Les Mariés au coq was painted circa 1975. At that time, Chagall worked in his studio in Saint-Paul-de-Vence, as he had done since 1966. The colour of the Mediterranean had stayed in his mind since the end of the war; following his exile to the United States, the death of Bella (his first, beloved wife) and his separation from Virginia Haggard in 1952, he began visiting there more frequently. What is delightful at first glance is the beautiful, almost monochrome blue of the sky and the sea, since it makes one want to dive into the work. Is this not the Earth’s blue? “A master of colour, Marc Chagall reinvented a whole host of shades that had previous been overlooked. All of them vibrate with different intensities. With Chagall, the blues are not totally blue; they are often an intense blue, full of clever effects allowing for certain apparitions and expressing the approach of night. Less dense, at times, mixed with a milky white, they evoke the break of day. They bring out unusual tones in the language of today’s painters: indigo, cobalt, ultramarine, when they are not Prussian blue, or naturally azure, turquoise or lavender.” (Chagall connu et inconnu, Paris, Grand Palais National Galleries, 2003, p.15).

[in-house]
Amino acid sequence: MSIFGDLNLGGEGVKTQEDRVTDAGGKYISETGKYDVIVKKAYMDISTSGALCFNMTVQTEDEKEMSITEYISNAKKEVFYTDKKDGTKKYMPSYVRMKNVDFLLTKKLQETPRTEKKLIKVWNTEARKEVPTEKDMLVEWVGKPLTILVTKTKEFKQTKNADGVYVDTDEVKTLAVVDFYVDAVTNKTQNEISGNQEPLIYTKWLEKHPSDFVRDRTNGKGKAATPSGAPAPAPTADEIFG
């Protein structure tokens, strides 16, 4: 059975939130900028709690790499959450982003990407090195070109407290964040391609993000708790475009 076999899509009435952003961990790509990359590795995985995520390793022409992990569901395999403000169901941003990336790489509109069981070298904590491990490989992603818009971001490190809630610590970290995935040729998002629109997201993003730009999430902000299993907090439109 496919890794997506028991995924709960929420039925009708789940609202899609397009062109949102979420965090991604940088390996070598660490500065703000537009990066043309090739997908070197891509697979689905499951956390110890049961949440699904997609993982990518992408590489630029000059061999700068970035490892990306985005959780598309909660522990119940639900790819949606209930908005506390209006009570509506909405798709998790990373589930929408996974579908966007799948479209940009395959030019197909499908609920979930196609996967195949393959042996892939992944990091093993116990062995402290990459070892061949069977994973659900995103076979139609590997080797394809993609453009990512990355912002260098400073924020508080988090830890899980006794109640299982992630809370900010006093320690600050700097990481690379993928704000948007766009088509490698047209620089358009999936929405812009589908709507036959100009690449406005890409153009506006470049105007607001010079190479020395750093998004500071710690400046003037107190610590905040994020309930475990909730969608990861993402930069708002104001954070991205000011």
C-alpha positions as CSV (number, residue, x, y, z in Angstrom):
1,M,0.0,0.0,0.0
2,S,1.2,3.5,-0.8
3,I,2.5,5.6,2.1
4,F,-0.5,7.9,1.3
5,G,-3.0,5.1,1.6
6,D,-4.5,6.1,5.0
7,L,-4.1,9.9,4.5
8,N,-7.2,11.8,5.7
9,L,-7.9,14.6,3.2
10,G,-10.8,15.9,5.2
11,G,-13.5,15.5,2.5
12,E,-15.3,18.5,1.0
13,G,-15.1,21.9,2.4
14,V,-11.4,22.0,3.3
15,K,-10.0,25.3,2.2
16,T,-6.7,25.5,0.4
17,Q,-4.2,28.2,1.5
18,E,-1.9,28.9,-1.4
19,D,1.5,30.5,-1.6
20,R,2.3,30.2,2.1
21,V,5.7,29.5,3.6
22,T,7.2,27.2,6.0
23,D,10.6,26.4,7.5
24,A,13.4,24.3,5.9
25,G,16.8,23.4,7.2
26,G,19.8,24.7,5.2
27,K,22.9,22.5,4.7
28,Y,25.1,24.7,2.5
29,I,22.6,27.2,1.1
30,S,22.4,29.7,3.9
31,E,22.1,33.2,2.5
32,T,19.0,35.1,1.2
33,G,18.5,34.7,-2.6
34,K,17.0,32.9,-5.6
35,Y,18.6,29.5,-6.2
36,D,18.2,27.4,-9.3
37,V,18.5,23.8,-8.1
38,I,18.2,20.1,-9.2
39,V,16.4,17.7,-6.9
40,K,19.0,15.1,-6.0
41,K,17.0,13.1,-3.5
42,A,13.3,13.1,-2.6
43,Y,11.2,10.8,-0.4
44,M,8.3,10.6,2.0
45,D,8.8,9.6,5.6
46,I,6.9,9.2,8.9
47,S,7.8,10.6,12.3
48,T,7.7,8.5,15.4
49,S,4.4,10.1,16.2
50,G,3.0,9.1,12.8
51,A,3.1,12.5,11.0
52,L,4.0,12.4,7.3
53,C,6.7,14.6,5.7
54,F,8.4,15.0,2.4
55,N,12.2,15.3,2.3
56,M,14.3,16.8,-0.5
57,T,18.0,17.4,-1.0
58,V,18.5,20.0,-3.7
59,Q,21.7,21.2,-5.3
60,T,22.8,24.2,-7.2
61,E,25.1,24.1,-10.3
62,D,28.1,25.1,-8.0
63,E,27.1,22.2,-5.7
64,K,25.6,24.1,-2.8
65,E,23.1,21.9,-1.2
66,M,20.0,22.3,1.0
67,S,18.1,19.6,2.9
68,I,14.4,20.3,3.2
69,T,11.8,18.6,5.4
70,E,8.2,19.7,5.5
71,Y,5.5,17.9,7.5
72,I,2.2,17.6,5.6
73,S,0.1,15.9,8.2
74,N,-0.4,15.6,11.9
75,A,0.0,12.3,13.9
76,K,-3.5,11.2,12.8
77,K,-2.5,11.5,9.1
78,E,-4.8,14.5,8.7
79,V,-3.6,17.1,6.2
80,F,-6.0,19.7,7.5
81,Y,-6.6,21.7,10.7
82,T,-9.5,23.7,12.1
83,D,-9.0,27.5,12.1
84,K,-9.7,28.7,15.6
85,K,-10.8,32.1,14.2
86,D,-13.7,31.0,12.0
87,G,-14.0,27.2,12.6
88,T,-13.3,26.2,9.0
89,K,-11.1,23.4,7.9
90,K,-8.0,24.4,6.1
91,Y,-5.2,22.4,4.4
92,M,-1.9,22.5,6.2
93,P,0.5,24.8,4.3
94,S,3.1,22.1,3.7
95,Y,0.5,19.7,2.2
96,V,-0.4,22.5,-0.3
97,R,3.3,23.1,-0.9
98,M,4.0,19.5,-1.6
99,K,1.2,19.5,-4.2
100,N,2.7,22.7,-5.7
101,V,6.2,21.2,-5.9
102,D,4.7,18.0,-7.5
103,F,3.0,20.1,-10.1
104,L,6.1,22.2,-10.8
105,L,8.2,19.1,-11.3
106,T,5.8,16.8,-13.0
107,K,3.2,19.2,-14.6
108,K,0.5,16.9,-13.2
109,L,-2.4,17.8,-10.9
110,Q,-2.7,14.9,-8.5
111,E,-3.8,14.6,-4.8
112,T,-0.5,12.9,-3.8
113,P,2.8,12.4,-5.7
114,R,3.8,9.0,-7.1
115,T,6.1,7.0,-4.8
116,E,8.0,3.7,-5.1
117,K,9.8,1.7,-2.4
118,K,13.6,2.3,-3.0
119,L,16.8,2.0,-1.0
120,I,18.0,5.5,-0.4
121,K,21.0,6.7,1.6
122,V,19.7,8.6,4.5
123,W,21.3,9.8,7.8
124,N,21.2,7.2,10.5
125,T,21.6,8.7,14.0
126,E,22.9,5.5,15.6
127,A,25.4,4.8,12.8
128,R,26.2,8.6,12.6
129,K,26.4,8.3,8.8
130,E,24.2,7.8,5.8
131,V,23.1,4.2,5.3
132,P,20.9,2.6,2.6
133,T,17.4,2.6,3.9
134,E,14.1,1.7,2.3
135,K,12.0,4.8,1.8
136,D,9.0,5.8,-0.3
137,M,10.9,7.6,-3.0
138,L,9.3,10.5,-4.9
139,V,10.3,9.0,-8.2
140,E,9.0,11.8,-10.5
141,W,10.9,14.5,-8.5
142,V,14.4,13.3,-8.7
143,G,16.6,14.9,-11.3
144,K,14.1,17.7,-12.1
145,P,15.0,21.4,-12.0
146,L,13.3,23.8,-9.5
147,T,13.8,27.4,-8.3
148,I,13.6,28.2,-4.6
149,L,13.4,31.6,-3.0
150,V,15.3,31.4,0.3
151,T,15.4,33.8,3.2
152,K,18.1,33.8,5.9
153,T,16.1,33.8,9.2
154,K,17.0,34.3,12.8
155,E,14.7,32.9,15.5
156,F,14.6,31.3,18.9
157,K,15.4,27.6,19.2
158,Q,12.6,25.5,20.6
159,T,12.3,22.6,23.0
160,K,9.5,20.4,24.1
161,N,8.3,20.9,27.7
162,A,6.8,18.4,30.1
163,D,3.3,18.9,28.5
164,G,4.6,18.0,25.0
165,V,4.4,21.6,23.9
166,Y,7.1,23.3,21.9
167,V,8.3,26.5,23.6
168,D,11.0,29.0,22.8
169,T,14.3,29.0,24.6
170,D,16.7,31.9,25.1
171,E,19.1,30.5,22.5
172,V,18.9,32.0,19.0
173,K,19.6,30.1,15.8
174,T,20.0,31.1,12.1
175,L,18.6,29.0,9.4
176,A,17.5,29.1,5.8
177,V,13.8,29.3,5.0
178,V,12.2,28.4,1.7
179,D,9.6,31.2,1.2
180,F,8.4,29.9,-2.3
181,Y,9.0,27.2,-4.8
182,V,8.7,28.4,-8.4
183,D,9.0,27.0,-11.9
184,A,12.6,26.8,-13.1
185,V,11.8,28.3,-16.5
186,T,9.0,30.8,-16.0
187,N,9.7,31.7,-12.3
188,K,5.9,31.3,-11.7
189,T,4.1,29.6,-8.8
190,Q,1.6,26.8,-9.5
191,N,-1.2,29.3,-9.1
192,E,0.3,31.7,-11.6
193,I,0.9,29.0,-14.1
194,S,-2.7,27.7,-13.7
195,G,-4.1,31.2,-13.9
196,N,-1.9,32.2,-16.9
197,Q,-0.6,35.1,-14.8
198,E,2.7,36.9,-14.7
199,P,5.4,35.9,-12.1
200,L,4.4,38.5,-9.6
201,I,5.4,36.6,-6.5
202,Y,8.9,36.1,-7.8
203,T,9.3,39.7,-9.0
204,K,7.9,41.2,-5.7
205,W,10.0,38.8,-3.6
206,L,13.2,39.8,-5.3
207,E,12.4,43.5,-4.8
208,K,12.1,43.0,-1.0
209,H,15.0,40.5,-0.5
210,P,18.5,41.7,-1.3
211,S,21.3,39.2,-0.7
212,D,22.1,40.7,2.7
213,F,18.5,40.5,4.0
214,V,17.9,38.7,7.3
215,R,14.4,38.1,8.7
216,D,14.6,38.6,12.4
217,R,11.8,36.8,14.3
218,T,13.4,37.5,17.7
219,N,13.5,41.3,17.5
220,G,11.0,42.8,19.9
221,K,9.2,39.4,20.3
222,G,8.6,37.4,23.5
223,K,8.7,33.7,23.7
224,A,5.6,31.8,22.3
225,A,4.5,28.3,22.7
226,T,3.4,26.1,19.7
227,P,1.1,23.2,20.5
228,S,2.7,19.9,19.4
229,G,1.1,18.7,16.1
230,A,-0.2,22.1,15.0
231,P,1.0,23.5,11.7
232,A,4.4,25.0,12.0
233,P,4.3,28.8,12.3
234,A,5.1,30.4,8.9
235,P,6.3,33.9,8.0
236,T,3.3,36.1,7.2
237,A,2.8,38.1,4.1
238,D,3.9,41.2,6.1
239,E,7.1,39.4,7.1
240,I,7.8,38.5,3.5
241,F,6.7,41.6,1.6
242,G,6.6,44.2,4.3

The interplay of elements and the spatio-temporal confusion represent one of the most interesting characteristics of Chagall’s work. They remind us that beyond the tender feelings that permeate most of his paintings (with the exception of those painted while in exile to the U.S. during World War II), the Surrealist elements are significant. While this is not a matter of likening Chagall to a historical group that was around at the same time as him but to which he never belonged, still we must not forget the striking originality of the artist’s imagination. From 1910 on, when he arrived in Paris, his characters took flight, animals took part in processions, and houses floated. In Les Mariés au coq, the main motif is the most delightful recurring theme in Chagall’s repertoire, namely, that of the bride. Beyond the detailed reference to one of his wives (in 1952, Chagall married Valentine Brodsky, known as “Vava”), the figure of the bride is the embodiment of love, itself an expression of the divine. “Chagall’s brides are conventional figures summoned in this painting to say, like pictographs: “Attention: happiness!” They are part of the artist’s pictorial rhetoric in the same way as the roosters or donkeys, the violinists or clowns.” (Chagall connu et inconnu, Paris, Grand Palais National Galleries, 2003, p.212). Held by her husband in a gentle embrace and disappearing into the haze of the white dress (the pose and the sfumato bring to mind Rembrandt), the young wife is accompanied by a traditional procession. Borrowing both from folklore and Chagall’s colourful imagination, the procession is led by an oversized, all-powerful yellow rooster. In the florid birdsong, the flying fish – another animal emblematic of Chagall’s bestiary – symbolizes the purity of feelings of love. Two musicians, one of whom is drawn on the neck of the rooster, while the other plays the flute in the centre of both the sky and the composition, add to the festive setting and the sense of marital bliss. The detached houses evoking the faraway isbas (wooden huts) of Chagall’s native Vitebsk and the houses of the village of Saint-Paul-de-Vence add the final touches, merging the shores of imagination and time.